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Dublin: 4°C Wednesday 25 November 2020

Opinion: Public interest in Ladies GAA must extend beyond All-Ireland final day

The concentrated focus on All-Ireland ladies final stunts the narrative of the season.

Image: Morgan Treacy/INPHO

THE ALL-IRELAND TRIPLE header is the biggest day of the ladies football calendar, and the one day of the year when the best teams in the country will compete in Croke Park.

Granted, two of today’s featured counties have already played in Croke Park this year as part of a double-header, but in principle, this is only occasion when we have inter-county ladies football at GAA headquarters.

Naturally, that brings with it a heightened focus on the games and the outcomes, which is to be expected. But the level of interest invested in All-Ireland final day far outweighs the attention given to all the games that precede it.

Today’s senior decider sees Dublin and Mayo contest for the Brendan Martin Cup and both sides share an interesting history.

They previously met in an All-Ireland final 14 years ago, where a last-minute goal from the boot of Diane O’Hora snatched the victory from Dublin’s clutches and delivered a fourth All-Ireland title for Mayo.

Diane O'Hora, Sorcha Farrelly and Martina Farrell Diane O'Hora in action for Mayo in the 2003 All-Ireland final. Source: INPHO

They also collided in last year’s All-Ireland semi-final, a thrilling contest which was decided by a Sinéad Aherne free at the buzzer.

The teams have always been separated by marginal differences, but as an audience, we have come to know these things mainly through match reports, or in All-Ireland final previews.

We don’t learn about them organically. Their style of play and match-form isn’t something we see unfolding in front of us throughout the campaign, and that implicates how we engage with the sport overall.

We end up going into these All-Ireland finals a little cold. We know very little about how the teams play, who their key players are, and where the game will be won and lost.

Even the provincial finals tend to pass over us. Both Waterford and Kerry scored wins over Cork in the Munster championship, but only the ardent Ladies GAA fans appreciated those results.

In essence, it leaves us with one day of concentrated interest, and prevents us from forming a narrative of how the season is shaping up. That has to change if we are to widen our understanding of the nuances of Ladies GAA.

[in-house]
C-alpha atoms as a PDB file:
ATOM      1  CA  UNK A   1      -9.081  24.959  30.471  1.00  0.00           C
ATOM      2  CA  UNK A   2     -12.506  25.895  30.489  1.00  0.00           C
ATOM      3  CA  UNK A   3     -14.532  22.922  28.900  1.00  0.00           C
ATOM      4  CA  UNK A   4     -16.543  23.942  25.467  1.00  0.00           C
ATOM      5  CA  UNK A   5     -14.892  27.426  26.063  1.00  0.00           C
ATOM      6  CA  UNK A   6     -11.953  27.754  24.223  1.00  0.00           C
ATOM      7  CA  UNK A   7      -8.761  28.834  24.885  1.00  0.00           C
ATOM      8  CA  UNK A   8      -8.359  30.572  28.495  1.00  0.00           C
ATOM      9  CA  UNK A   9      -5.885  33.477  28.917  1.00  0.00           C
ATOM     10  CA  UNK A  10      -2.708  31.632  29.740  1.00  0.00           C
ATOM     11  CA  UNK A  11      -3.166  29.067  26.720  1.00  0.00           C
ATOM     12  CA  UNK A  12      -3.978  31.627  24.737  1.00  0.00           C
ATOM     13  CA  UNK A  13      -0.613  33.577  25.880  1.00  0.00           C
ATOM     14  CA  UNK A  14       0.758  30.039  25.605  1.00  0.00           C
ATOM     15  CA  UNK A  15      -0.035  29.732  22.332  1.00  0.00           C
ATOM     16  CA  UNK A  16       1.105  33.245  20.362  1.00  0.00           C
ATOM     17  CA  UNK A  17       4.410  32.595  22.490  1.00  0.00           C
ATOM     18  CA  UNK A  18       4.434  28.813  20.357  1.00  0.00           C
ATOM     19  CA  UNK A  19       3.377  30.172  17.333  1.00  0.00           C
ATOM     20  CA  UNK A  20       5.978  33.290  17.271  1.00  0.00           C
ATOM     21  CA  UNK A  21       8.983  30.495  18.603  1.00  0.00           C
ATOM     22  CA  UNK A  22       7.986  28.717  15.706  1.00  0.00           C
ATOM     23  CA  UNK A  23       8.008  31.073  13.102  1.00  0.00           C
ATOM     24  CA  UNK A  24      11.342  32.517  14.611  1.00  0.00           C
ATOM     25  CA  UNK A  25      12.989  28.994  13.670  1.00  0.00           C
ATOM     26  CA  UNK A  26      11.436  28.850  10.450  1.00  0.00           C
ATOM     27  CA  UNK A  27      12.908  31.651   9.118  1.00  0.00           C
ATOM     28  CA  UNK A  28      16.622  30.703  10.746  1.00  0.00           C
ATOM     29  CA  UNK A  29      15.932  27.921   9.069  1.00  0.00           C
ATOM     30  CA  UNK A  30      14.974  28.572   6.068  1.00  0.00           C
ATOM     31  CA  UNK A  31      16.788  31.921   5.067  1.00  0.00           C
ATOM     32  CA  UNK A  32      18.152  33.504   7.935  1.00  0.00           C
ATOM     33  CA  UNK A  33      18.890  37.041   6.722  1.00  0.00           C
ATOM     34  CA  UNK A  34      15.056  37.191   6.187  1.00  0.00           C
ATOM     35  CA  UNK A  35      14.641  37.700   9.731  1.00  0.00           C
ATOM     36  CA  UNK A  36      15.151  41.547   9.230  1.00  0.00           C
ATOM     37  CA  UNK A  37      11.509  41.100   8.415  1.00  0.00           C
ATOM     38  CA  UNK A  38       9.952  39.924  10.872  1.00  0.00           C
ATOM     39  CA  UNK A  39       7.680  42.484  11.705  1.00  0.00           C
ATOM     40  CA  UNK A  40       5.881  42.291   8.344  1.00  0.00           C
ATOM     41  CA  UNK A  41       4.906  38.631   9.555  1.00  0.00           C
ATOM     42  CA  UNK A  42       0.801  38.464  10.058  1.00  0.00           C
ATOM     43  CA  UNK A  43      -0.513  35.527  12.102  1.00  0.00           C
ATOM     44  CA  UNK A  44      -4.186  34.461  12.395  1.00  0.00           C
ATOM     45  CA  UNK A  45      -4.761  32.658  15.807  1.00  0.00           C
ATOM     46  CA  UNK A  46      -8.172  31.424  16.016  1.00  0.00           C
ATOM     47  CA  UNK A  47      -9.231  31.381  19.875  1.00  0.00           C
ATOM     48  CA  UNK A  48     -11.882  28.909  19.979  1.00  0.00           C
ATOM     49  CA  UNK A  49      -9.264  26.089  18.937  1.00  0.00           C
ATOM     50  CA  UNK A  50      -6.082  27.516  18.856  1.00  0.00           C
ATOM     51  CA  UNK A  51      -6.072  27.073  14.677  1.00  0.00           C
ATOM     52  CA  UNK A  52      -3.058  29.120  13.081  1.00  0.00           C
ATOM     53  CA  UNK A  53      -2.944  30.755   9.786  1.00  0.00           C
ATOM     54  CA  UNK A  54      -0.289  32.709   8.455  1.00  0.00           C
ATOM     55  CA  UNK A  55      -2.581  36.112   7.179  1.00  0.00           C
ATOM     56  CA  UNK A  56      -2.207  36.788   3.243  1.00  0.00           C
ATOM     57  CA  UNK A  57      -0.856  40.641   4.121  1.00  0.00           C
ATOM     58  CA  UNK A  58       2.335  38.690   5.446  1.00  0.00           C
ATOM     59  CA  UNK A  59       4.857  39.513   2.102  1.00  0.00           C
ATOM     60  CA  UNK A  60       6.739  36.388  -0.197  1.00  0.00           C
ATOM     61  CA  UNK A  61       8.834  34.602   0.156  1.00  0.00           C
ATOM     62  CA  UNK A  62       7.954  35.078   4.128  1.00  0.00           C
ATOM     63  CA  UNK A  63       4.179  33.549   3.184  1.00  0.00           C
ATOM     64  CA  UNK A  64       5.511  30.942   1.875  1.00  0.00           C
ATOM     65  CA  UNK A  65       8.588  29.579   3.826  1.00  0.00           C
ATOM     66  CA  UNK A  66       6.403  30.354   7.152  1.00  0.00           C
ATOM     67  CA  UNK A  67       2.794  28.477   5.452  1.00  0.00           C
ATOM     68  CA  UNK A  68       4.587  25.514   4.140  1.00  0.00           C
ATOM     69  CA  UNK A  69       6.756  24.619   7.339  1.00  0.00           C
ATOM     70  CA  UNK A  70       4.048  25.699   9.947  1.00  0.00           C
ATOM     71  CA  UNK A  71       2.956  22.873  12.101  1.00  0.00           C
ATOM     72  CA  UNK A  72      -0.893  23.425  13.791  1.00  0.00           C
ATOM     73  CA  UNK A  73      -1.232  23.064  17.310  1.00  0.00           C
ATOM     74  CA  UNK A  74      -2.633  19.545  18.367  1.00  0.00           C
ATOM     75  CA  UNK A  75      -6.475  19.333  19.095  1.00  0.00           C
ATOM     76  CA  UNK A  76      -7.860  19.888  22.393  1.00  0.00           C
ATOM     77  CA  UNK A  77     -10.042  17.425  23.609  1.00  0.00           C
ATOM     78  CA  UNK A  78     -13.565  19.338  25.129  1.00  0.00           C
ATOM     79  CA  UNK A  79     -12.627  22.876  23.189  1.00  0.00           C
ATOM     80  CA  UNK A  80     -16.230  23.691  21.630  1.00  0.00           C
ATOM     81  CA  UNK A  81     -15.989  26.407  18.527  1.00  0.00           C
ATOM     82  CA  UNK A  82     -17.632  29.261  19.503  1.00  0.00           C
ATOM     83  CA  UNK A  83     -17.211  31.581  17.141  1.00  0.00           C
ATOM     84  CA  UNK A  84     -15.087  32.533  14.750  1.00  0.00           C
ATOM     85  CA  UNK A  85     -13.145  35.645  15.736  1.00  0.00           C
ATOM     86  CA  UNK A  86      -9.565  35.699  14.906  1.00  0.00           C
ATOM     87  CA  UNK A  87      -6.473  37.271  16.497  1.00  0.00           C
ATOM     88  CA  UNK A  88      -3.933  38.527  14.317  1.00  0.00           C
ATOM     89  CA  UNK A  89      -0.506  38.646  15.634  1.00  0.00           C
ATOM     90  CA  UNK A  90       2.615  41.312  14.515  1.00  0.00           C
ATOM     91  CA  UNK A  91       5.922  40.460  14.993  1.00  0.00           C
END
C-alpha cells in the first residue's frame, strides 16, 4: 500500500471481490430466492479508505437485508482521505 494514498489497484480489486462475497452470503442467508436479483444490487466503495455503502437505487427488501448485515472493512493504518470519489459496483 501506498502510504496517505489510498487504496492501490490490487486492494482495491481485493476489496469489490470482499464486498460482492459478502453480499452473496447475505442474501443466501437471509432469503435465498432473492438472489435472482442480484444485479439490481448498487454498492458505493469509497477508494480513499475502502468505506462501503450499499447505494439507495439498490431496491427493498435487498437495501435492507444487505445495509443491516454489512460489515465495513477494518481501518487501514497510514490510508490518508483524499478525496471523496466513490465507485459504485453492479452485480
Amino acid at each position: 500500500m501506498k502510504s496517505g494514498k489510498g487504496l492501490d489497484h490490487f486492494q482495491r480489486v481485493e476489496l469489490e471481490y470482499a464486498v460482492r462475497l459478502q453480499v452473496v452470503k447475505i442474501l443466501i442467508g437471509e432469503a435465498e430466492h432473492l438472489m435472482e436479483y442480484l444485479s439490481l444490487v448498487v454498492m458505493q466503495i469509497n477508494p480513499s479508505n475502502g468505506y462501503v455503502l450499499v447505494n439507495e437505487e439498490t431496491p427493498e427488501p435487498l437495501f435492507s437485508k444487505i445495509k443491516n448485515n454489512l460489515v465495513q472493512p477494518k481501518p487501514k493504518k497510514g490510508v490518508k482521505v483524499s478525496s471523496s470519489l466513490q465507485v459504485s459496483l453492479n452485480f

To credit the Ladies GAA, live coverage of games is often available on Facebook, and highlights of matches are regularly posted on Youtube. It’s getting people to click in greater numbers that we need.

Coverage of the game has undoubtedly advanced over the years, and the diverse range of articles leading into this All-Ireland final reflects that movement.

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But the need for further progress is still great, and in order to add for that momentum to grow again, the focus must now turn to other stages of the championship.

Aileen Gilroy scores a goal Source: Donall Farmer/INPHO

Mayo’s All-Ireland semi-final victory over Cork sparked a considerable and significant reaction. In truth however, that wave of interest was driven largely by the magnitude of the result and the sensational end of Cork’s reign.

Fans of men’s GAA are already anticipating the 2018 inter-county season and what the respective competitions might bring for their own county.

The provincial leagues are largely negligible, but there is an appetite among fans to throw an eye over the competition and tease out where their team sits among the pack of early front-runners.

That level of attention rises steadily throughout the National League and provincial competitions, and later peaks for the All-Ireland final.

By contrast, the focus on Ladies GAA remains relatively low during the year, with public interest starting to soar in the build-up to the All-Ireland camogie and football finals.

Indeed, people will obviously take notice of the today’s games but finding a way to spread the intrigue throughout the season is the next step.

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